Saudi banks seen posting 17% net income rise in 2011

Global Investment House says it expects provisions to fall by 33% as business environment improves
Saudi banks seen posting 17% net income rise in 2011
Saudi money, Saudi currency, Saudi economy, Saudi finance, GCC currencies
By Andy Sambidge
Fri 15 Jul 2011 04:49 PM

Saudi Arabian banks are expected to record a net income increase of 17.8 percent in 2011 with provisions see falling by a third, Global Investment House said in a new report.

The prediction is significantly higher than the 2010 growth recorded by Saudi banks (1.7 percent) which was mainly driven by the decline in provisions by 11.5 percent, Global said.

The report added that it expected the level of non-performing loans held by Saudi banks to remain stable at around 2.7 percent, falling to 2.2 percent by 2014.

"Saudi banks’ loan portfolio seems to be back on the rising path. The loan book of the listed banks after recording an increase of 3.9 percent year-on-year (YOY) in 2010, are expected to record even stronger growth of 12.1 percent YoY in 2011," Global said.

"Our optimism regarding loan growth in near future is based on the revival of business confidence, the banks’ willingness (with caution) to loosen up credit extension, enhanced public spending with various infrastructure projects in the pipeline, and higher private sector participation to fulfill innate domestic demand."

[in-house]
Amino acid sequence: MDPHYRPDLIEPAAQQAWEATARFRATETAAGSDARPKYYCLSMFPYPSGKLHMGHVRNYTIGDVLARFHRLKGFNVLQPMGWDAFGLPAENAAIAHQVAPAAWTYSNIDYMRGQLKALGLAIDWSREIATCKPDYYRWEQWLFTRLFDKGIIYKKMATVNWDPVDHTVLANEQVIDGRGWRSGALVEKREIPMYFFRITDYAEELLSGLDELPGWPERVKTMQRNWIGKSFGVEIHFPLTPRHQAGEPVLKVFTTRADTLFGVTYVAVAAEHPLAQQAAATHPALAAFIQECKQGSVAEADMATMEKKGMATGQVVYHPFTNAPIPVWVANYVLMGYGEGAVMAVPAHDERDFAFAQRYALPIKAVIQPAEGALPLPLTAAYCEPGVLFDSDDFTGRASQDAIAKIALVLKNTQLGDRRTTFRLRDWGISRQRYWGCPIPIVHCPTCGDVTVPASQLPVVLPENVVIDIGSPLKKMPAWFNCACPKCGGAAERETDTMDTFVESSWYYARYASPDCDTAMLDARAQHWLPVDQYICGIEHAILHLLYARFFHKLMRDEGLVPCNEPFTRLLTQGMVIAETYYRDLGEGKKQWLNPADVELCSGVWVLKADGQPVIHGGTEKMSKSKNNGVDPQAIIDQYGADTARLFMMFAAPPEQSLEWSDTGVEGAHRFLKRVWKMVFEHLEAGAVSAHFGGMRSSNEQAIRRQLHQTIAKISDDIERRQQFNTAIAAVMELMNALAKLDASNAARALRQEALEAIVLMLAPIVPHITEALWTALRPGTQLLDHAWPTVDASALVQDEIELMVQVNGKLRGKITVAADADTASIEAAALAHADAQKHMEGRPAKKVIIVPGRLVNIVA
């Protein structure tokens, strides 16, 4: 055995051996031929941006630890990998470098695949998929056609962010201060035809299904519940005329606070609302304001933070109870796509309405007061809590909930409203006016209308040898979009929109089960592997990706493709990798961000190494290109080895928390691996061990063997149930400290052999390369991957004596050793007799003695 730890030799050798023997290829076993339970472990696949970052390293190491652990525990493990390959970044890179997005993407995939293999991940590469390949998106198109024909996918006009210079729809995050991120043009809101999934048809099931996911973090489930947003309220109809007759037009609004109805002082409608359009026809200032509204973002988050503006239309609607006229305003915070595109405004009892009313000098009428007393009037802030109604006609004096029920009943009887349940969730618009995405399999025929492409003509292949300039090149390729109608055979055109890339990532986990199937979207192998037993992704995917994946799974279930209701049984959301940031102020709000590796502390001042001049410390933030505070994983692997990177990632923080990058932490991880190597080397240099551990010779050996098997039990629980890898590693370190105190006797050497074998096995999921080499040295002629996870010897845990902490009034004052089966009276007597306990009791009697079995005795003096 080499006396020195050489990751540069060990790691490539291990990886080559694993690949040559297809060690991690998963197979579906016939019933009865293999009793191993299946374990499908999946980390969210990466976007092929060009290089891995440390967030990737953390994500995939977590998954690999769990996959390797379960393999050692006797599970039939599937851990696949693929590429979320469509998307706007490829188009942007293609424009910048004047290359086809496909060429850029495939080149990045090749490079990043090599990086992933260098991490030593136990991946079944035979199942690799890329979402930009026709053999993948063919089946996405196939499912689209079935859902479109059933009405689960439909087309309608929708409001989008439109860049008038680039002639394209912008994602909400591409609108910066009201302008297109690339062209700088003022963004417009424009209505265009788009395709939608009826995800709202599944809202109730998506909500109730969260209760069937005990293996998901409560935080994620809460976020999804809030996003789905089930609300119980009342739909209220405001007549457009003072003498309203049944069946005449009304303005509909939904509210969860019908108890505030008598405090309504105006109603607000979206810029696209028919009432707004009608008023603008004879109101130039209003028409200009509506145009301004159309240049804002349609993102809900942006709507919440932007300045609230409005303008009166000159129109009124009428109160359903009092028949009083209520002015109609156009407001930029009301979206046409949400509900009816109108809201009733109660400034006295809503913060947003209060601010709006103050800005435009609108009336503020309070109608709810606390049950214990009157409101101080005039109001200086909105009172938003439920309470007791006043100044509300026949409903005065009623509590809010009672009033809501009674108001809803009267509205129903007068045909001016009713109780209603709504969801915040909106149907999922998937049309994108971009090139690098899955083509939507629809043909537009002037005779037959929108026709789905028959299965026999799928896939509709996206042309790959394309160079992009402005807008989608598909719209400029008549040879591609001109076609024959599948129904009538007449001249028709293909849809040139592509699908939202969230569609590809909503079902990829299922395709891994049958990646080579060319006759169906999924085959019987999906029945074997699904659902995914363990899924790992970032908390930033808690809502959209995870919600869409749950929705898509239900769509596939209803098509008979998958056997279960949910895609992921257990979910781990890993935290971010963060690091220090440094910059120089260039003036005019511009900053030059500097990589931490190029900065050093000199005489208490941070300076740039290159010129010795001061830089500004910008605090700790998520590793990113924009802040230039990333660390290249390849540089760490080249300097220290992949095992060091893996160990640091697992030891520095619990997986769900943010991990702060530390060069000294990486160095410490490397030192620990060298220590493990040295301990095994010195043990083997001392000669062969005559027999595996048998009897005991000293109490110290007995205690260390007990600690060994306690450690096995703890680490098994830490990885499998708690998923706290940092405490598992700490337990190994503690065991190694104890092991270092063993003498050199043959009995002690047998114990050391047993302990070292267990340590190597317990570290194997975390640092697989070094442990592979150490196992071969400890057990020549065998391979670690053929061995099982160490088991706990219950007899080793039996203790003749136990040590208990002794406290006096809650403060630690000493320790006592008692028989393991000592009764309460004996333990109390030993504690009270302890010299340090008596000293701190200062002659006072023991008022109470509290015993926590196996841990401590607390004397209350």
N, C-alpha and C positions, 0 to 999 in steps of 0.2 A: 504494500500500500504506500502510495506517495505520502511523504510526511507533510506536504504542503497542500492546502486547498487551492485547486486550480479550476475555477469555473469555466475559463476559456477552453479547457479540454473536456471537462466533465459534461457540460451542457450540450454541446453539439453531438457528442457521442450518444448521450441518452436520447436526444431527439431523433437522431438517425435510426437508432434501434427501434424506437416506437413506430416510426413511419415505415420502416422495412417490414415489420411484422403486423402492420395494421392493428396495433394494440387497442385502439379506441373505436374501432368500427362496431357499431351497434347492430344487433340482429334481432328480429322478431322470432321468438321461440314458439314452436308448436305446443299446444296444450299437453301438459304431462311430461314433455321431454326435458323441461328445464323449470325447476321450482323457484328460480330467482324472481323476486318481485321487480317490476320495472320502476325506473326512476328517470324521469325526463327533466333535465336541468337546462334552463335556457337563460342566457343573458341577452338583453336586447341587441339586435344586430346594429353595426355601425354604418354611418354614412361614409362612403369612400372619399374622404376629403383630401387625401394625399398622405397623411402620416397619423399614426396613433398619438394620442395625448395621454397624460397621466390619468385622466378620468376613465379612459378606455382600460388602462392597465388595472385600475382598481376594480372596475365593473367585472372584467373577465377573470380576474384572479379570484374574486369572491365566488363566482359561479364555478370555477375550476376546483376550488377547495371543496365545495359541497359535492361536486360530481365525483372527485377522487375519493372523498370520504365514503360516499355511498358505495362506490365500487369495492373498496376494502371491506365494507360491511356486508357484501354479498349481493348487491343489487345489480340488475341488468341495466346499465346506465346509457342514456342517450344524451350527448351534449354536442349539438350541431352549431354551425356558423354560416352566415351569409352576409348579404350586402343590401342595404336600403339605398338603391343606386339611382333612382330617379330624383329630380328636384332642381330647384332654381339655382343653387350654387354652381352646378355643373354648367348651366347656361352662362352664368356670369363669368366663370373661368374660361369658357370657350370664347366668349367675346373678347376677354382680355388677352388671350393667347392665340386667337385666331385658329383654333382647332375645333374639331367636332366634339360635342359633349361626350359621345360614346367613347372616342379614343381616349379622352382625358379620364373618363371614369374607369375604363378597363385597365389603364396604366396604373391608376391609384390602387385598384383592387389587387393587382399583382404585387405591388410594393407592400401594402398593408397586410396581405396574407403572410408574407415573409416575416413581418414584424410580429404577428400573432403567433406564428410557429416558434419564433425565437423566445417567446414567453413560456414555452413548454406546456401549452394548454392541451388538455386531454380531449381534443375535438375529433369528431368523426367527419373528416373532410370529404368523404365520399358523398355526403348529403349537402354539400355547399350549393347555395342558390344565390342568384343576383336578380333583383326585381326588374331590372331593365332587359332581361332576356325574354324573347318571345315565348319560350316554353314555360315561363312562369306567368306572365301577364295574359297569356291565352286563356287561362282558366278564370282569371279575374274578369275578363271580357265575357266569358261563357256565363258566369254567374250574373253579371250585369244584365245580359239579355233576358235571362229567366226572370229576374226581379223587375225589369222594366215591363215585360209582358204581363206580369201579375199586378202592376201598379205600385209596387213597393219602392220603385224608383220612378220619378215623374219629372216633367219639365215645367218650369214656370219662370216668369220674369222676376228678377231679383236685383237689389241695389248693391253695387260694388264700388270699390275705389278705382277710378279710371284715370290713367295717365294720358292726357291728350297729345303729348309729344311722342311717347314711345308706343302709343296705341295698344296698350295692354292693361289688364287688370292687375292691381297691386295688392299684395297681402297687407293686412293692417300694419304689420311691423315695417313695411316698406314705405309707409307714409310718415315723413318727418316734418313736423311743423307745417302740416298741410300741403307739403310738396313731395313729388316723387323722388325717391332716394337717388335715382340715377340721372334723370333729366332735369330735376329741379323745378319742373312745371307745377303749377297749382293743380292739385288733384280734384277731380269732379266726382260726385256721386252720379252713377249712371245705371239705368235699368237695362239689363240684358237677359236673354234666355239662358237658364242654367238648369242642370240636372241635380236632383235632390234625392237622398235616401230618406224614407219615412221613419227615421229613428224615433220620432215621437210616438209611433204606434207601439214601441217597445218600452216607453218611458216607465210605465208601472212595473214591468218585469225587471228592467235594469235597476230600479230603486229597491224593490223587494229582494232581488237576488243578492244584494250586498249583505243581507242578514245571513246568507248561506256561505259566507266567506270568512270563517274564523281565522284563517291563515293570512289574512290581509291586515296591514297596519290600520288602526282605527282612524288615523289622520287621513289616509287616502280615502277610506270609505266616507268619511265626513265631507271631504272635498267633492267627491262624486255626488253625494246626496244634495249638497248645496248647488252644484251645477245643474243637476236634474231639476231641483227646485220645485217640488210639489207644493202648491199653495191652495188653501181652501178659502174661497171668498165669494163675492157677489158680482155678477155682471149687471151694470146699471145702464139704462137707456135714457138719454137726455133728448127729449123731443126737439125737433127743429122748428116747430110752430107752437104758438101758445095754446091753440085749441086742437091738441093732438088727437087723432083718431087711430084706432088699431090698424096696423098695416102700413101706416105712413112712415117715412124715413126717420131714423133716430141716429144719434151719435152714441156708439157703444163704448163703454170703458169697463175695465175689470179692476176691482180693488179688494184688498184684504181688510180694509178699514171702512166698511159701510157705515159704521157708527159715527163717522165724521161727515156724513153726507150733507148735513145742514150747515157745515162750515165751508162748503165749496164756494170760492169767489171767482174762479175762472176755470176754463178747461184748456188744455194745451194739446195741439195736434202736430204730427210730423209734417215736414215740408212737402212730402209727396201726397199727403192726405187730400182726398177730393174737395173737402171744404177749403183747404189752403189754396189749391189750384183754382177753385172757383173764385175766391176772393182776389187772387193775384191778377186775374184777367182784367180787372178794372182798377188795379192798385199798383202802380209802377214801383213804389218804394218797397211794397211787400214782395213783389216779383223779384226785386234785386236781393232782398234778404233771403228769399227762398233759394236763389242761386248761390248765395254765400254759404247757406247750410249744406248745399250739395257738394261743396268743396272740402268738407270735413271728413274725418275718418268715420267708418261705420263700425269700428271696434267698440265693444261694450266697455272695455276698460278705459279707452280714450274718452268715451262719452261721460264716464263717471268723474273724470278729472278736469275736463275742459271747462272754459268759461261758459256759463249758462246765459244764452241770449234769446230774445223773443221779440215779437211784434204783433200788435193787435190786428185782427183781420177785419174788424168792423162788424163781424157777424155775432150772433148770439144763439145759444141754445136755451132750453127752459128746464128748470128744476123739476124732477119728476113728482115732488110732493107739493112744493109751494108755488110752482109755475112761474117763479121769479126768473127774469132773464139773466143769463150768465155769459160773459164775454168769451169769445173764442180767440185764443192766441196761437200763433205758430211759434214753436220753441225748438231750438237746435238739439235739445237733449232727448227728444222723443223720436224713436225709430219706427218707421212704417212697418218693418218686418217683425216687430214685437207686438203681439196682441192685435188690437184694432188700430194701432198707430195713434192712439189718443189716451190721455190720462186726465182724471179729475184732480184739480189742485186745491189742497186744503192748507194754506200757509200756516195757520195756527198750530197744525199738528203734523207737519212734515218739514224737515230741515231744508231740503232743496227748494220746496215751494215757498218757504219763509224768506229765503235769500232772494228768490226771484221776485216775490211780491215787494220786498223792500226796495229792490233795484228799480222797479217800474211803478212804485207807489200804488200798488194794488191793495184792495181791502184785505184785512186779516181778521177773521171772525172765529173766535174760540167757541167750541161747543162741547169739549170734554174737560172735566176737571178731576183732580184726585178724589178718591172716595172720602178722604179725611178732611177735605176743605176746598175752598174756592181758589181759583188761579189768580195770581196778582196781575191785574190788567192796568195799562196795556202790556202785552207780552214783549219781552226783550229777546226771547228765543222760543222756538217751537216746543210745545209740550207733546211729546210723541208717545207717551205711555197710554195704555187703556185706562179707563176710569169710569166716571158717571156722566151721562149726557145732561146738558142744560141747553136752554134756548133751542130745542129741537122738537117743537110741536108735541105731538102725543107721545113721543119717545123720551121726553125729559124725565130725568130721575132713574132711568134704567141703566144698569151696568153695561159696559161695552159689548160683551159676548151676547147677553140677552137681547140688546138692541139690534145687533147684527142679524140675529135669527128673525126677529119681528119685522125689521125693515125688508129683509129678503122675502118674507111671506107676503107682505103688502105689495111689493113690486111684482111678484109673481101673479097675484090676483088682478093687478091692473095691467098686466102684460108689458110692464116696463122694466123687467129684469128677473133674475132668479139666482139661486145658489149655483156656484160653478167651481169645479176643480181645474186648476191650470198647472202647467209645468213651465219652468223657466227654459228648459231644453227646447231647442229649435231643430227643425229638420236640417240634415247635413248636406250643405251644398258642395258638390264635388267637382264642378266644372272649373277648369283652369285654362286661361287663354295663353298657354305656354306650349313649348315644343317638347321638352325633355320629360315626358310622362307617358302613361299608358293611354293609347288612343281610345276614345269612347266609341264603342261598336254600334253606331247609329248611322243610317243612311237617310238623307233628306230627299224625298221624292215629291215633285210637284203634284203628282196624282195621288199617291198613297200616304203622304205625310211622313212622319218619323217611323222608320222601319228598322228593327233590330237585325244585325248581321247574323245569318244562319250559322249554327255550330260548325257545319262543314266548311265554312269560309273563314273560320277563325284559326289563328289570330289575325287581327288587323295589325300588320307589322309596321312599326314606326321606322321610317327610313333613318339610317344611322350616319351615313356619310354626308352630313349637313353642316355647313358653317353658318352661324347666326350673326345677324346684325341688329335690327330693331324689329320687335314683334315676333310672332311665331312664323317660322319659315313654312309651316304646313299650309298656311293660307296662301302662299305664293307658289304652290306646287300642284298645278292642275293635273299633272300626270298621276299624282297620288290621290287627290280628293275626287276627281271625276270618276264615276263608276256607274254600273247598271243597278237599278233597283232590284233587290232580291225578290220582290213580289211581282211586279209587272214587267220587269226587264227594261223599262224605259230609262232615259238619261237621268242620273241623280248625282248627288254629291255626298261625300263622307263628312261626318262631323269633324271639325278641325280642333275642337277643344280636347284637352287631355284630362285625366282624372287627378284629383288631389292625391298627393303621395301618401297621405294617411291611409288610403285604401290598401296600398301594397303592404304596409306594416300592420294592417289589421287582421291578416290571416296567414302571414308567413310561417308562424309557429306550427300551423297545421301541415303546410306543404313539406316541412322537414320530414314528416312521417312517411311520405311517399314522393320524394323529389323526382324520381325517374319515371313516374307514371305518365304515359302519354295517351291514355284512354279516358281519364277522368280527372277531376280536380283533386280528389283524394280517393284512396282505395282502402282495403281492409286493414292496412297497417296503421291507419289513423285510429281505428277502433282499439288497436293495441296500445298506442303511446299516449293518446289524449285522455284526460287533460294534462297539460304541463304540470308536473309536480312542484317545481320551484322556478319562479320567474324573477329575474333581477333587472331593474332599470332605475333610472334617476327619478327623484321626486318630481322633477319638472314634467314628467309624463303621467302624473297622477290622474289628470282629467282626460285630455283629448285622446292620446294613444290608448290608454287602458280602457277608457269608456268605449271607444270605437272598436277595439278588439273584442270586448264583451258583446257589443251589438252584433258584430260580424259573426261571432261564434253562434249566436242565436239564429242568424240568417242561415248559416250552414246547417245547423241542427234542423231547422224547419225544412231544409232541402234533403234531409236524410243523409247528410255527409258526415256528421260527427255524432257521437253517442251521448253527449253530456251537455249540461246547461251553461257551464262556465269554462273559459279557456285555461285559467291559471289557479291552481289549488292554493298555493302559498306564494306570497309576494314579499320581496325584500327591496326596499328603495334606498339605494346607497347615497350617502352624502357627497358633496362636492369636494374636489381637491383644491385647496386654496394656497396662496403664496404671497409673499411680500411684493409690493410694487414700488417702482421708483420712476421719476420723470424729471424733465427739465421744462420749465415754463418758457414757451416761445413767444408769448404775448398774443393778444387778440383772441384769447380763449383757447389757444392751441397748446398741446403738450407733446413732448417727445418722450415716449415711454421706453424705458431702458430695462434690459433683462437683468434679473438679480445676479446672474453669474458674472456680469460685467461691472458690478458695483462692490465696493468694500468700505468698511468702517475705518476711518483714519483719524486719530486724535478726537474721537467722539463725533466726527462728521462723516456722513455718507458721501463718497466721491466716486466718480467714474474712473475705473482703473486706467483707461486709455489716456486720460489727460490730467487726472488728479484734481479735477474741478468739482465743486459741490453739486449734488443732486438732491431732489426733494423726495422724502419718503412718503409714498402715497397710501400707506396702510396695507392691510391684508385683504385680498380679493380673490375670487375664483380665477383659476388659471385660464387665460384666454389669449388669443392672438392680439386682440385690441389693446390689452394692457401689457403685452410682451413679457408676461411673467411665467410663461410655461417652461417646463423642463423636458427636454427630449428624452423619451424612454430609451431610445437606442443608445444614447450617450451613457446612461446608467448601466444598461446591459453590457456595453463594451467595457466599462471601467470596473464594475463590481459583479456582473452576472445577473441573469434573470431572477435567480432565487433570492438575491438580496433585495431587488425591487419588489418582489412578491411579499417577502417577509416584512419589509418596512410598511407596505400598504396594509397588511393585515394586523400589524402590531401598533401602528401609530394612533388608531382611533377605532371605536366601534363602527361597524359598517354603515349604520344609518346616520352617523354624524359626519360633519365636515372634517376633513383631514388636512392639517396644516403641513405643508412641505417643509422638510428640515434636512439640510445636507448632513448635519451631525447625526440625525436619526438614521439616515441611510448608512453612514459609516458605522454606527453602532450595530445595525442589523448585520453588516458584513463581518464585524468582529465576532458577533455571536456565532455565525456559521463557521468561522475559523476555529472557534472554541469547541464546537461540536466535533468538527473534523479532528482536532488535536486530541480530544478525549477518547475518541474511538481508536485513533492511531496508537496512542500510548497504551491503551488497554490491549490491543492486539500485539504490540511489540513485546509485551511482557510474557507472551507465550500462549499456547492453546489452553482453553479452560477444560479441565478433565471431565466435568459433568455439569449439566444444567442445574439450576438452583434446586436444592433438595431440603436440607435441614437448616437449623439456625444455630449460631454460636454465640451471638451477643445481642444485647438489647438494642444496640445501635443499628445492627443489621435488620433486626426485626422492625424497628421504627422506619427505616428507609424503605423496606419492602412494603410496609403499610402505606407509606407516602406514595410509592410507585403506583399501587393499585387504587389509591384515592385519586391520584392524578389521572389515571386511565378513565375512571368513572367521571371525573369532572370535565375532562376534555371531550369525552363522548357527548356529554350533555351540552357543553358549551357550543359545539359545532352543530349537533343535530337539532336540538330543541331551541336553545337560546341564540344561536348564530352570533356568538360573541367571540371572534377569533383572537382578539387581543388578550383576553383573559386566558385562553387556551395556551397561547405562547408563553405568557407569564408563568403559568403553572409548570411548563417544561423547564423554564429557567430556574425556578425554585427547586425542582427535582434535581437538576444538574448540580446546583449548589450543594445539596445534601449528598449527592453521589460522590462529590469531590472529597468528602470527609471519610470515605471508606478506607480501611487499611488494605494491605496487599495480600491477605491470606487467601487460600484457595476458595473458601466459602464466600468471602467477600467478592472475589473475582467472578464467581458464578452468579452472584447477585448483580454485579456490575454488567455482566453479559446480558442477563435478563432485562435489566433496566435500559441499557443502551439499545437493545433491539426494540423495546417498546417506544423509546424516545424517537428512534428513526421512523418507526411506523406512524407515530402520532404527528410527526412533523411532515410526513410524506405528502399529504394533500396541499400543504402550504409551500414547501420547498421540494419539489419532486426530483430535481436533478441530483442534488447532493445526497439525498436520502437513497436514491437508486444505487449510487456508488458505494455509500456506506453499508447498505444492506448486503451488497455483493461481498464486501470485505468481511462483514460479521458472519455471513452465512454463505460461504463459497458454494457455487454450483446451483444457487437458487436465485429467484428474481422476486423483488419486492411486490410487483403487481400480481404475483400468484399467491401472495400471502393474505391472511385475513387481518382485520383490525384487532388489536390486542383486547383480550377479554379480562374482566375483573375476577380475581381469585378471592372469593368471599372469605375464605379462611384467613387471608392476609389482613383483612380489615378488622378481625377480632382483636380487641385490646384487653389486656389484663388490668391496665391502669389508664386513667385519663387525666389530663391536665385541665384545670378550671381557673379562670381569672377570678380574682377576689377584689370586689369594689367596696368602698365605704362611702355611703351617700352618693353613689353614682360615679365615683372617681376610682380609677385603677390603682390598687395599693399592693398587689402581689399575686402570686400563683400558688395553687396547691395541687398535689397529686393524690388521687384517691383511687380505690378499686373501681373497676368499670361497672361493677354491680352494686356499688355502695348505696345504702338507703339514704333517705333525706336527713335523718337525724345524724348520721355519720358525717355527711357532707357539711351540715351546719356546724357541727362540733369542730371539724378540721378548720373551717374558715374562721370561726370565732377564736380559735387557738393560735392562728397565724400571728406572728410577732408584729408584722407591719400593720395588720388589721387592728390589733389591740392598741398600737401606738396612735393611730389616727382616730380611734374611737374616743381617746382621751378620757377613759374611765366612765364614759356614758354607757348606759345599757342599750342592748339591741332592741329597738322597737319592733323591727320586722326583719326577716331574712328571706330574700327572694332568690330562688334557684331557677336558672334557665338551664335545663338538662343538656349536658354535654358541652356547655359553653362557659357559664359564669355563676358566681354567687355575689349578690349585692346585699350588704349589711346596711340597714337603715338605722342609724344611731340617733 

The report added that Global expected the loan portfolio to record annual growth of 13.9 percent to 2014.

Earlier this month, it was reported that Saudi Arabian bank lending was climbing the most among the six Gulf Cooperation Council nations this year as growth in the biggest Arab economy accelerated.

Bank credit to the private sector expanded 4.6 percent in the five months through May, according to data from the Saudi Arabian Monetary Agency.

The rate ranged from a 4 percent drop in Bahrain to a 2.7 percent increase in the other five GCC countries.

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